IN: Reviews

Chameleons Rescue and Lift Off


Chameleon at First Church (Michael Wan photo)
Chameleon at First Church (Michael Wan photo)

Chameleon Arts Ensemble and First Church in Boston again made it obvious that both were made for each other. Saturday evening’s curious and remarkable program lifted off well beyond the usual fare.

Long overdue, Ernest Bloch’s Baal Shem, Three Pictures of Chassidic Life for violin & piano reappeared in Boston via who else but Chameleon. The composer wrote, “it is neither my purpose nor my desire to attempt a reconstruction of Jewish music, nor to base my work on more or less authentic melodies…I am not an archaeologist; for me the most important thing is to write good and sincere music.” And that is exactly what we heard from violinist Alexi Kenney and pianist Vivian Chang-Freiheit, good and sincere music.

It was the closing movement Simchas Torah (Rejoicing of Torah) where the polished duo broke out in a jubilant celebration that rose and rose by way of astonishing contrasts, from heartfelt glow to rapturous afterglow.

Born in 1950 in Leningrad, Elena Firsova began composing at the age of eleven. She now resides in England, where she teaches. Her Meditation in a Japanese Garden for flute, viola & piano, a one-movement composition, dates from 1992. Her program note, as best I can make of it, ties together this combination of instruments, a Japanese concept of beauty, and a small Japanese garden in Dartington, which she enjoys. Experiencing this meditation was most puzzling with its wandering chromaticism and inexplicable shifts to structures of serialism. The sharp, sometimes colliding treble calls from flute and viola faintly alluded to Gagaku. Deborah Boldin, Scott Woolweaver and Chang-Freiheit together formulated an instrumental splendor that, in and of itself, made this enigmatic experience worthwhile.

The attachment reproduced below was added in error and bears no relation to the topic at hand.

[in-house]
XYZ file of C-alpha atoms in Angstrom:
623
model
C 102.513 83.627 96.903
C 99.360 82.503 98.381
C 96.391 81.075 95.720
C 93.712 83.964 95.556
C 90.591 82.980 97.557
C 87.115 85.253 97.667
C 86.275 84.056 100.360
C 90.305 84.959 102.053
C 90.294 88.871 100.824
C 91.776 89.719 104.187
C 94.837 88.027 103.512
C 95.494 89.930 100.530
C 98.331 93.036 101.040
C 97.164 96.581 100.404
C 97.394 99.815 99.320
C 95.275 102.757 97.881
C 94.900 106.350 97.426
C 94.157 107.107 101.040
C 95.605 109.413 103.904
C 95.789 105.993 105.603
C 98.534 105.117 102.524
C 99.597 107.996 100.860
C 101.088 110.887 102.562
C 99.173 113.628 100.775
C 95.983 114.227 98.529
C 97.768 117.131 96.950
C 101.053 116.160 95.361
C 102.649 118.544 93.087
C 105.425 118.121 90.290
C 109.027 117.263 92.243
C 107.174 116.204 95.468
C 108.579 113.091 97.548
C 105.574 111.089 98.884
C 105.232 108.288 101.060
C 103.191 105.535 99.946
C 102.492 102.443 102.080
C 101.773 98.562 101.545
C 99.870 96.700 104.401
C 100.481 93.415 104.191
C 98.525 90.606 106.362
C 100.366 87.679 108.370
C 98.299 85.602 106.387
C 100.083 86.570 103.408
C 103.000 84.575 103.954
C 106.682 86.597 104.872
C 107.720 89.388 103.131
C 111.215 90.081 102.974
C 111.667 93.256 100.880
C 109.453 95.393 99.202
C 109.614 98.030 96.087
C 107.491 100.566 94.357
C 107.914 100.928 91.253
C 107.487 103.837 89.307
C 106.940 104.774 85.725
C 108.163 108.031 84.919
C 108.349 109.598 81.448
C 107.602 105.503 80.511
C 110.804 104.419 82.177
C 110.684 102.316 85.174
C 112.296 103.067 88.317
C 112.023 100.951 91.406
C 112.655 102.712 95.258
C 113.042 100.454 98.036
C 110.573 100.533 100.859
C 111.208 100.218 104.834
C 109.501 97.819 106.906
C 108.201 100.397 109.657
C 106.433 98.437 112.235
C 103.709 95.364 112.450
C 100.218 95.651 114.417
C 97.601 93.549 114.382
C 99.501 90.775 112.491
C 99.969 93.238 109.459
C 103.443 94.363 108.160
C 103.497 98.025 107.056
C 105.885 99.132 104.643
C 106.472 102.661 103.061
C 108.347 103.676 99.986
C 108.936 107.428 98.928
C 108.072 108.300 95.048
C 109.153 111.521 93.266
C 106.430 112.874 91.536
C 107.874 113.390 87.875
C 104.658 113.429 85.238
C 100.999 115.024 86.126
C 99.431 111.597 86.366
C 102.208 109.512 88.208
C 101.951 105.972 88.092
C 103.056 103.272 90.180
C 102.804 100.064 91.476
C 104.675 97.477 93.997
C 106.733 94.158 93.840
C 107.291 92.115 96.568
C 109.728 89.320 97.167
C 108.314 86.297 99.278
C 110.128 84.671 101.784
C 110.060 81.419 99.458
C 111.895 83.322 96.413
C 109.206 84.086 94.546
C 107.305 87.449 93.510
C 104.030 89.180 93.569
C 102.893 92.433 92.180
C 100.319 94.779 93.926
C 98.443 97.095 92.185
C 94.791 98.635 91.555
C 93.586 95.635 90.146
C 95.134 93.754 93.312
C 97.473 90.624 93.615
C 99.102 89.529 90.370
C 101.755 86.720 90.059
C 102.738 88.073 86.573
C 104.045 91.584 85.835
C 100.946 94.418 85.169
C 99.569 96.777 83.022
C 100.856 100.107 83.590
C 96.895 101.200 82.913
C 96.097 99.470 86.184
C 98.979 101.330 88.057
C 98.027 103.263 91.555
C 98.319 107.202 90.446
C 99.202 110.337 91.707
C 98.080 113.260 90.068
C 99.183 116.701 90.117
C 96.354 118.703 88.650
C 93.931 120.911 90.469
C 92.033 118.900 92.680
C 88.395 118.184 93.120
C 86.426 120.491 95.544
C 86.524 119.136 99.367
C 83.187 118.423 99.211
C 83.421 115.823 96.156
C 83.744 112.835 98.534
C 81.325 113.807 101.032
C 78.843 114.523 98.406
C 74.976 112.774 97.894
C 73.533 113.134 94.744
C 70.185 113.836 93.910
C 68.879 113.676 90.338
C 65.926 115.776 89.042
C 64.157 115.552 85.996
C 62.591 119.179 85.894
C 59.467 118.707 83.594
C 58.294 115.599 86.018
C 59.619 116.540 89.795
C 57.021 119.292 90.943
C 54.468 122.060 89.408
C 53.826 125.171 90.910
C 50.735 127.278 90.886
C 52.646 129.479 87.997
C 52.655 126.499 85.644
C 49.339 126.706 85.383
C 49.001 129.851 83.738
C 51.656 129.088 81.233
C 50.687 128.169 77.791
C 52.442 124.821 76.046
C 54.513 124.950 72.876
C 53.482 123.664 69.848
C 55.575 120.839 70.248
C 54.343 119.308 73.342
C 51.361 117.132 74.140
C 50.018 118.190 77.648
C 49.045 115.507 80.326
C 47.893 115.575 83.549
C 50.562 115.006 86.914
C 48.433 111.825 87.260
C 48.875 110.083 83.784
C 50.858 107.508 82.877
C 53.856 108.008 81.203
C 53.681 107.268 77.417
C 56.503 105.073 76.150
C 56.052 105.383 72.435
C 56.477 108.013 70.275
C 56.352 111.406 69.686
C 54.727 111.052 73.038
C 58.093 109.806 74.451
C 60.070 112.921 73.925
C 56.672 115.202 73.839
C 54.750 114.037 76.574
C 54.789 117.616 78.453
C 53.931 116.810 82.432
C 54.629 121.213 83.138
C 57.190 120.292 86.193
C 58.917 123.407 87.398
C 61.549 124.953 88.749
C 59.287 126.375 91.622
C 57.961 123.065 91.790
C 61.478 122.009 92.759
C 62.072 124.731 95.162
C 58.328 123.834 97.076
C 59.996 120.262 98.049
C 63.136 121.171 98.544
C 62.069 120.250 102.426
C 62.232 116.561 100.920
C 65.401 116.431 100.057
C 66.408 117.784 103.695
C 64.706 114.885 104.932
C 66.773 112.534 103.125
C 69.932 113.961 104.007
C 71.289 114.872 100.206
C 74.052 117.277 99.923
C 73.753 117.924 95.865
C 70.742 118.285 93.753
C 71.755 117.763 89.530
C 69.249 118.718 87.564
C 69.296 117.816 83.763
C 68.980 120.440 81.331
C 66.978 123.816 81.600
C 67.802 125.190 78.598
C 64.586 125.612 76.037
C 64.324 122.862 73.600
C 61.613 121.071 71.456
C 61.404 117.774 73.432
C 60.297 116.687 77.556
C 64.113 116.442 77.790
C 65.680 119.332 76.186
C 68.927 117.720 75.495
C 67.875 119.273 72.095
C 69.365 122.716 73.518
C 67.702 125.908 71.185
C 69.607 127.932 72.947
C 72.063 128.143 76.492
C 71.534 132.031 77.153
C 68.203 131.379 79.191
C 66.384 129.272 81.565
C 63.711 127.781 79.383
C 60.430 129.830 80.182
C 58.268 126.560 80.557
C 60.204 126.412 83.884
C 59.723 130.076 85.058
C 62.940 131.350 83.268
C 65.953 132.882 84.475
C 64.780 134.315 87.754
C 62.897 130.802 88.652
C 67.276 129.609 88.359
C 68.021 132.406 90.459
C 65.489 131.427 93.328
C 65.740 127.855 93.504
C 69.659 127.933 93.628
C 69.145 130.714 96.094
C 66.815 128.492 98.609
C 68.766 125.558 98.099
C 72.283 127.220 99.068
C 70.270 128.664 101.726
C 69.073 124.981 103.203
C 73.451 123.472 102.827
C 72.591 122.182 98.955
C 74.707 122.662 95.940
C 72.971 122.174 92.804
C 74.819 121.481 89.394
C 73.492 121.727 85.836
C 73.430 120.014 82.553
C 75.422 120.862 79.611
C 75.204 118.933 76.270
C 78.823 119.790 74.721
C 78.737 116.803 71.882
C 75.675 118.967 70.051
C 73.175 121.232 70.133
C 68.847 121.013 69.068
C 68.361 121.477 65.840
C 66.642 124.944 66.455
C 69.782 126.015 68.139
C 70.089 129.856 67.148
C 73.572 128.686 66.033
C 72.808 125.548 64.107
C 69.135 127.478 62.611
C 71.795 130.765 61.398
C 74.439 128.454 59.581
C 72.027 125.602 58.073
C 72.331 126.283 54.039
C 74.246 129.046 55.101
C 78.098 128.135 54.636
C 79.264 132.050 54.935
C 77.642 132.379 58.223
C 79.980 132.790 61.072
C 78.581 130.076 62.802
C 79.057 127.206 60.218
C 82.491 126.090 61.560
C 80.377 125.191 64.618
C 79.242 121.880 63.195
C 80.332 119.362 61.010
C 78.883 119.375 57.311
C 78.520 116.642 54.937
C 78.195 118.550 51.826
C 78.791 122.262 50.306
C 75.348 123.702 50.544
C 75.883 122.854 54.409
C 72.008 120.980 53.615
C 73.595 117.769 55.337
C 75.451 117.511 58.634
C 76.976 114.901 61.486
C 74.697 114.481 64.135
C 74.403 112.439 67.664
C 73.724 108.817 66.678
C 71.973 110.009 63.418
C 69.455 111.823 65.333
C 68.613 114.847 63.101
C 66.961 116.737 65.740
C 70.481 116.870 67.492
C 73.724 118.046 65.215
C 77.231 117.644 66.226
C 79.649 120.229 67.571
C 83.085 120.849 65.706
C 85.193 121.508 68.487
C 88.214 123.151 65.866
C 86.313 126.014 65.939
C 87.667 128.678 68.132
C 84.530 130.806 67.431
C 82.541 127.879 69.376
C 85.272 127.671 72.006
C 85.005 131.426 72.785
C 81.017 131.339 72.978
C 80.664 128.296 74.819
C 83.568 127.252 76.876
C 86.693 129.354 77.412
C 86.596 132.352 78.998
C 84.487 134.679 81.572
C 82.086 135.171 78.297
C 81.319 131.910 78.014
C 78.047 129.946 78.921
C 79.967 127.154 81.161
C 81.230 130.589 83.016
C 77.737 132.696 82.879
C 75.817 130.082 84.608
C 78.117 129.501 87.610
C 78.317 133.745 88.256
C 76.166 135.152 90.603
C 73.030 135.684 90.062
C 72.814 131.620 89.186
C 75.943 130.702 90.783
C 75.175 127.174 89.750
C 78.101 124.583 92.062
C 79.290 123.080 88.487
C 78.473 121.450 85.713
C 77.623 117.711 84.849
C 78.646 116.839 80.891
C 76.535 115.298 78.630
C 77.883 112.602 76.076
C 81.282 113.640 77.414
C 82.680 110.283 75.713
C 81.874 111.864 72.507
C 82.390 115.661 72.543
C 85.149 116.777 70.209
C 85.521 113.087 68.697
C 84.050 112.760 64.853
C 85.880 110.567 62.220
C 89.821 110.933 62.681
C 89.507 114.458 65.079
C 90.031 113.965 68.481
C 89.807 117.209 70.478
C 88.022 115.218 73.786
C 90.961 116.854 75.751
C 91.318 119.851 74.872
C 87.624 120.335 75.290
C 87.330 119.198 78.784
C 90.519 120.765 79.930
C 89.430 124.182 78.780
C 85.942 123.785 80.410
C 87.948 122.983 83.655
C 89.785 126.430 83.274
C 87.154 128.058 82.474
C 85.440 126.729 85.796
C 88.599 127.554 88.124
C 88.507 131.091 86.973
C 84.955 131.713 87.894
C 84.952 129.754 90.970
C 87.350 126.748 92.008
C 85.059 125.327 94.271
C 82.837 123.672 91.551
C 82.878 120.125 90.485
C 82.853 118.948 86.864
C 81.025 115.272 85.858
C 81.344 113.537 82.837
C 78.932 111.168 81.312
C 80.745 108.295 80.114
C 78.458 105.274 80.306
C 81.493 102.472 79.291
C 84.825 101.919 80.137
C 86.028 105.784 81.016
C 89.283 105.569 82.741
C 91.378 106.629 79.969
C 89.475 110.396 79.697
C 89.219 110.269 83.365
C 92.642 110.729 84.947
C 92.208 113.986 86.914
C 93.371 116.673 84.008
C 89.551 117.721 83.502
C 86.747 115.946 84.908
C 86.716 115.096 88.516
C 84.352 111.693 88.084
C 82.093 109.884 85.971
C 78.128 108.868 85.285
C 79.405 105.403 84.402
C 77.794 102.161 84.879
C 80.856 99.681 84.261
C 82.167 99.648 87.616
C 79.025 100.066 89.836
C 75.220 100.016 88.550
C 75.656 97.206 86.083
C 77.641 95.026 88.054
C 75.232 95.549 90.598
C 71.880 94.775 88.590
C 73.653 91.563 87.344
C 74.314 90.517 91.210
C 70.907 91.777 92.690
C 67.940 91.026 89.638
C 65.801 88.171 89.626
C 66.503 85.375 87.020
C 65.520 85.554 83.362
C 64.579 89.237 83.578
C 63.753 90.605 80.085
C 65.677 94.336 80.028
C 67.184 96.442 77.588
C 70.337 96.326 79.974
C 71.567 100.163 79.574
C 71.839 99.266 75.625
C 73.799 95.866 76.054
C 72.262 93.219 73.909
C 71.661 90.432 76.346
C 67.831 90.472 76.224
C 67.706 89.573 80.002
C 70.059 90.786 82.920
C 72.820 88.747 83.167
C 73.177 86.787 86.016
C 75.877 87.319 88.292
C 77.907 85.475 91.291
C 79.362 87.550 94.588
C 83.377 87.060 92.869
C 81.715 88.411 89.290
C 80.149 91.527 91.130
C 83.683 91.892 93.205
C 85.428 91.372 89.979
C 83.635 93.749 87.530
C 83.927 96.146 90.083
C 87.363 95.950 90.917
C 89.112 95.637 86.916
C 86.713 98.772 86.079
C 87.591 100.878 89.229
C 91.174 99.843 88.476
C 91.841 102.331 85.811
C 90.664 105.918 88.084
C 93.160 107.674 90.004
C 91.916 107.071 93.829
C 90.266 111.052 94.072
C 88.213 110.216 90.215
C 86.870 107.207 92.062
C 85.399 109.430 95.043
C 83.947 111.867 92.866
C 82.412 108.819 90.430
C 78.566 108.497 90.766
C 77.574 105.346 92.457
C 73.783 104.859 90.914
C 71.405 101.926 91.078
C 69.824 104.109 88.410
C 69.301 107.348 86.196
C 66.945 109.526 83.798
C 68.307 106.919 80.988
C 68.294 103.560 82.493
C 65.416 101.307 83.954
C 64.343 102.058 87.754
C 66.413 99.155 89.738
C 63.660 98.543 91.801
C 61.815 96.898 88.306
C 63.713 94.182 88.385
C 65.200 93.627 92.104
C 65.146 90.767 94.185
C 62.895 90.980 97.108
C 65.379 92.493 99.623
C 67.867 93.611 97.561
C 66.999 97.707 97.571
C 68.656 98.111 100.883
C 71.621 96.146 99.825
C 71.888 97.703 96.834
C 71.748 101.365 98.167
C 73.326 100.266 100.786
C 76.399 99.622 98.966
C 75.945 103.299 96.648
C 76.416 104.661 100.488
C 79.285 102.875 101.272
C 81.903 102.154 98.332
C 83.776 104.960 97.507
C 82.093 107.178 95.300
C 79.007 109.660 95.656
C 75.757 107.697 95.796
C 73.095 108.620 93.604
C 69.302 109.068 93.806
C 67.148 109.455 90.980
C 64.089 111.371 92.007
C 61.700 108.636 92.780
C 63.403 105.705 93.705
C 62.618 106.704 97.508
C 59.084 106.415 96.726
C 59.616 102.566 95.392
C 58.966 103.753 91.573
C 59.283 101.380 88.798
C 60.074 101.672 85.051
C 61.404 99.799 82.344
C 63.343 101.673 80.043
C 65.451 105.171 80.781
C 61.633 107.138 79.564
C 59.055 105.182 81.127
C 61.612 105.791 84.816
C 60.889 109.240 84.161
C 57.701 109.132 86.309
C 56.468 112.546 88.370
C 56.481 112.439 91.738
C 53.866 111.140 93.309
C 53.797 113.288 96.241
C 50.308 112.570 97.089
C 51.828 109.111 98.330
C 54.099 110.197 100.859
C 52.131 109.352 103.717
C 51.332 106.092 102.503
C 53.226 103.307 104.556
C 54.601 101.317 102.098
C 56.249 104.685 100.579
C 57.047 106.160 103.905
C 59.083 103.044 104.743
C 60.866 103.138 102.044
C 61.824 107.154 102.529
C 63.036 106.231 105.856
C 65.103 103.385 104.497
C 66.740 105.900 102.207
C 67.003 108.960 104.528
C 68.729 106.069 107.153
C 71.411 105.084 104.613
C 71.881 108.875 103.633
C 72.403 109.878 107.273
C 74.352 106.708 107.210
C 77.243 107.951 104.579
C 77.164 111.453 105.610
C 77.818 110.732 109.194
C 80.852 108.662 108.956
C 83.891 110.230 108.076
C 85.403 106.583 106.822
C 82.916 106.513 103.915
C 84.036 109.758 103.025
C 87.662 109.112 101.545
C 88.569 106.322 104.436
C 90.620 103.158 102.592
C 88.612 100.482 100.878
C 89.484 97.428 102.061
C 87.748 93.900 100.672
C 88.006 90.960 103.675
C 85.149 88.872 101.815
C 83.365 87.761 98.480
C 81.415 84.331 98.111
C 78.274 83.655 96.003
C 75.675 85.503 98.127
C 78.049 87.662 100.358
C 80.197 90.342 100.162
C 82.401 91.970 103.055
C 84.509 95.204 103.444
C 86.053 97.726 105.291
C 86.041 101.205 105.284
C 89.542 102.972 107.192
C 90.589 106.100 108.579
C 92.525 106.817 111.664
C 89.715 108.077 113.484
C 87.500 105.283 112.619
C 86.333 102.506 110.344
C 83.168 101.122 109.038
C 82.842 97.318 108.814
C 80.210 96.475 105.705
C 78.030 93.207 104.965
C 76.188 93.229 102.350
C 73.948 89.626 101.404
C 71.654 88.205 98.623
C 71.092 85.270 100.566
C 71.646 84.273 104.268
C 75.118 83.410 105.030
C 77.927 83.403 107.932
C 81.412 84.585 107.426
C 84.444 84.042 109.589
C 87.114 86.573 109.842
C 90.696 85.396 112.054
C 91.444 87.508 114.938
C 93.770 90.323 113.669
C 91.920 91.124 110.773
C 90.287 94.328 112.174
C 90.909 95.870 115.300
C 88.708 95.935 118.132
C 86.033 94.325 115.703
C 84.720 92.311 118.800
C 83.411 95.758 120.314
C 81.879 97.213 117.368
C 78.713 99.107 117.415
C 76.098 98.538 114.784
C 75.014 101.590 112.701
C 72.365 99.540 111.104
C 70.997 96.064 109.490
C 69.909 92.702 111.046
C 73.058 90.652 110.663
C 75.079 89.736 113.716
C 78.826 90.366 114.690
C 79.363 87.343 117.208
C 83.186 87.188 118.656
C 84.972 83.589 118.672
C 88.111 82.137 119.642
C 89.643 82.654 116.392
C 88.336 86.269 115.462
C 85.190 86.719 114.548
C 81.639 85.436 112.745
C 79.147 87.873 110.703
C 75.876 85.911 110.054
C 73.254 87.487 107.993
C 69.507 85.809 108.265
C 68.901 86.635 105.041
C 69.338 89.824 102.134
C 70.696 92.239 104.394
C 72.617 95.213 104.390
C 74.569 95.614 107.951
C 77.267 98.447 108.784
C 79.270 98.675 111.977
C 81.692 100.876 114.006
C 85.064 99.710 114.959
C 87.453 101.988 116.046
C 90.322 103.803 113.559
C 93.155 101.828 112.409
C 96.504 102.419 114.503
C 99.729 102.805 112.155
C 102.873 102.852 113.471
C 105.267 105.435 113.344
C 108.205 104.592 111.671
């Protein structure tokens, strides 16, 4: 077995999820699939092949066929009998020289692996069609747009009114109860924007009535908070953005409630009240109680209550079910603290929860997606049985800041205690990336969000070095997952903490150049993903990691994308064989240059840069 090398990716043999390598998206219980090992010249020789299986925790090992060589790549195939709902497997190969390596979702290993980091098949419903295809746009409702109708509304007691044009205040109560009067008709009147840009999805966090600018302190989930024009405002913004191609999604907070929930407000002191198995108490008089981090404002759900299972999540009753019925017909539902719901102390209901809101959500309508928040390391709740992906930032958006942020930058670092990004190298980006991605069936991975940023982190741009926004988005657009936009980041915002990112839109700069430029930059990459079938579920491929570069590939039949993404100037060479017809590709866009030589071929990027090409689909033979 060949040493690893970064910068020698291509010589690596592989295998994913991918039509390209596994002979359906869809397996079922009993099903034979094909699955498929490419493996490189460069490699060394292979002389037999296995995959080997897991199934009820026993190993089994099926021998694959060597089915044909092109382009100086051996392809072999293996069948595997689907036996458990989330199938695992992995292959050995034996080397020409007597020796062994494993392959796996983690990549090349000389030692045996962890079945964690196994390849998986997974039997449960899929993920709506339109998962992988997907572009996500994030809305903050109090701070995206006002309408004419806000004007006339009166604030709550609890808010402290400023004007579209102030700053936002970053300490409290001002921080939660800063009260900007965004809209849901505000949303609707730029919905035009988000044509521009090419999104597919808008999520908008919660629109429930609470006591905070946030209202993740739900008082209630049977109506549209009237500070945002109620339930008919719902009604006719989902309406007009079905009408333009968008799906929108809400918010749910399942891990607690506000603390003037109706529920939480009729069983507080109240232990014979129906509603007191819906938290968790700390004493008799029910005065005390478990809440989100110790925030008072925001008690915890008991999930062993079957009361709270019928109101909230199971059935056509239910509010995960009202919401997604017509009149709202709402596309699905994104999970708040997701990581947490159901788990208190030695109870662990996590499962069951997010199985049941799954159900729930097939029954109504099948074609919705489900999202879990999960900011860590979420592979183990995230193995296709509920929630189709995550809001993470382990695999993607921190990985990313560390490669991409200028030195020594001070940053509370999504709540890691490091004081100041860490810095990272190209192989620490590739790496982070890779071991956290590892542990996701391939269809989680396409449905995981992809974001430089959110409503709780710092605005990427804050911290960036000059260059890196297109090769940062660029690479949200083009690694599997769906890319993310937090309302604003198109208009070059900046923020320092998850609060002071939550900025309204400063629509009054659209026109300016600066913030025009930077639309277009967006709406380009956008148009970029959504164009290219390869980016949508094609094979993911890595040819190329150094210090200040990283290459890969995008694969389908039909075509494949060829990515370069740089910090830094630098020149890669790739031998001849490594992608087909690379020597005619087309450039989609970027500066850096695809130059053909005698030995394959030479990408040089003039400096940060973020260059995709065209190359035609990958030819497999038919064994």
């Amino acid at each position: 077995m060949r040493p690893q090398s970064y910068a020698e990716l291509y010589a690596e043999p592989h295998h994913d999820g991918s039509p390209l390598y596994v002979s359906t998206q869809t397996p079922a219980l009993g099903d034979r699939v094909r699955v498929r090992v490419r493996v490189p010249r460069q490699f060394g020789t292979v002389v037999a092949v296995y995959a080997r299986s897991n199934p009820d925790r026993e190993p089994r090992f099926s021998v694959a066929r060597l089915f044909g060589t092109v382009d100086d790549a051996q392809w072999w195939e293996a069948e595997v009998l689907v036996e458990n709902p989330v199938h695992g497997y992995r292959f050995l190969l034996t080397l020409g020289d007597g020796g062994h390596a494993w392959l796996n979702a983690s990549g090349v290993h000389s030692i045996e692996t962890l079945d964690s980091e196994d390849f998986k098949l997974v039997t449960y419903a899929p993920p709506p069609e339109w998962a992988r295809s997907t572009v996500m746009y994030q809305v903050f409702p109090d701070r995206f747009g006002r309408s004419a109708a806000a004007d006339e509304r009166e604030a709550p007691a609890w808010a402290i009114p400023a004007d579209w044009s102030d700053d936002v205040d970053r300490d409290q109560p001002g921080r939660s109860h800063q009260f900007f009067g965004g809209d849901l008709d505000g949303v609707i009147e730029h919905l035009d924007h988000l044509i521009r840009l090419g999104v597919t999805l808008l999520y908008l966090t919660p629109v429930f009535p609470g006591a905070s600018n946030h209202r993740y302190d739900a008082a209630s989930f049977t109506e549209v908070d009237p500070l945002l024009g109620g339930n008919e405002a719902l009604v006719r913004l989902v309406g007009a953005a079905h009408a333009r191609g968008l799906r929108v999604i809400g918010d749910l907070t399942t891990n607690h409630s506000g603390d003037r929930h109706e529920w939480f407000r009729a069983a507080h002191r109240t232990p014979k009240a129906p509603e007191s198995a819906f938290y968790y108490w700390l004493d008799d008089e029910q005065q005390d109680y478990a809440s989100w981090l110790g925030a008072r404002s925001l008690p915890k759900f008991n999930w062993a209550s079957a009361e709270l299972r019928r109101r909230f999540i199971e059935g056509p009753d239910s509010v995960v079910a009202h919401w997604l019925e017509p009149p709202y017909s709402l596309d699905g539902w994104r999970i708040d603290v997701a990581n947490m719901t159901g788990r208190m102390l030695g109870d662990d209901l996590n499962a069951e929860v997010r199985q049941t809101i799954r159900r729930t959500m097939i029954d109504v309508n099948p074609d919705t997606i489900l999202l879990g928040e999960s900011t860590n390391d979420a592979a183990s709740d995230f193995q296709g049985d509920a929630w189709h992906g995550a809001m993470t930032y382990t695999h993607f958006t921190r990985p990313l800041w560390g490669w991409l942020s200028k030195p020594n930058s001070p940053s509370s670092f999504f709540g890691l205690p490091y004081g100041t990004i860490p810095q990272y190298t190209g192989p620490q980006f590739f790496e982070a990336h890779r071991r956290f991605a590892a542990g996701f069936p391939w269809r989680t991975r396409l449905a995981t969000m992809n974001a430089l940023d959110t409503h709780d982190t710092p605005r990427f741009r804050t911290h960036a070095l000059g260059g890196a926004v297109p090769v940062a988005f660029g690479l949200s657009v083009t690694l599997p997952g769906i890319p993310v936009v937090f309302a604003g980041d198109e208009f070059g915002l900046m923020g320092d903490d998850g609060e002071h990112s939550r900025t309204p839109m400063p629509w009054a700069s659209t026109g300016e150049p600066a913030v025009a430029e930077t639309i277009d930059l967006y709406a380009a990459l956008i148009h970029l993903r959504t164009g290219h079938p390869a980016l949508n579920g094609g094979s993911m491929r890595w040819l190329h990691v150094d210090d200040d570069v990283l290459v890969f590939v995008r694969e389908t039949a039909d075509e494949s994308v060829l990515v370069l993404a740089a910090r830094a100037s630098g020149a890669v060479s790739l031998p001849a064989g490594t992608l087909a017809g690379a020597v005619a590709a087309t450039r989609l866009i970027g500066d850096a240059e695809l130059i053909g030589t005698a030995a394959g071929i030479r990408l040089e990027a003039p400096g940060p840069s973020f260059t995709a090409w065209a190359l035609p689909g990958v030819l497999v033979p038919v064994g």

Mary Mackenzie sang Olivier Messiaen’s Chants de terre et de ciel for soprano & piano from memory with near-perfect success. Throughout the half-hour cycle reveling over the French composer’s faith, his wife and son, focus really remained steadfast on Mackenzie and Chang-Freiheit. Both musicians shouldered the unmistakable language of Messiaen. Mackenzie produced an amazing array of color, something Messaien, who beholds the interval of the tritone as replicating all the colors of the spectrum, would surely have to admire.

All in all, it was less a spiritual voyage à la Messaien than a clear display of fascinating vocal timbres. When Mackenzie was in lower register or in lower volume anywhere in her vast range, she was most compelling and surprisingly alluring. Chang-Freiheit toned down to excellent effect the percussive nature of Messiaen’s piano writing, bringing to it a gorgeousness and robustness. This duo had you listening all the time.

David Ludwig writes of his Haiku Catharsis for flute, clarinet, violin, cello, piano and percussion, “I liked the inherent conflict of the words…” The first cathartic haiku about waiting for someone featured a lingering fraternal twin type of linear play. The second, about dying in a dream, strings and winds turned unpredictably canonic, still in slow moving fashion. The third, about longing, opened with a snarling cello and eerie glissandos on the violin. This haiku seemed quite long before many of us realized that the fourth, about a temple bell, had already been played.

The Chameleon Arts Ensemble again came to the rescue executing the composition’s sparse and graphic soundscape with supreme care, being as explicit as was possible while keeping a cool and poised deportment.

With rediscovery, curiosity and supersonic performing behind them, the players delivered the coup-de-grace with the Saint-Saëns Piano Trio No. 2 in E Minor, Op. 92. Alexi Kenney, Rafael Popper-Keizer and Elizabeth Schumann superbly enlivened every bit of it, dramatizing here, teasing there, forecasting, and recalling…all of this Saint-Saëns was musical storytelling that let you sit back and enjoy then pull you to the edge of your seat for pure thrills. And these three were every bit of an ensemble in the end sounding as one big wonderful one.

David Patterson, Professor of Music and former Chairman of the Performing Arts Department at UMass Boston, was recipient of a Fulbright Scholar Award and the Chancellor’s Distinction in Teaching Award. He studied with Nadia Boulanger and Olivier Messiaen in Paris and holds a PhD from Harvard University.  He is the author of 20 Little Piano Pieces from Around the World (G. Schirmer).

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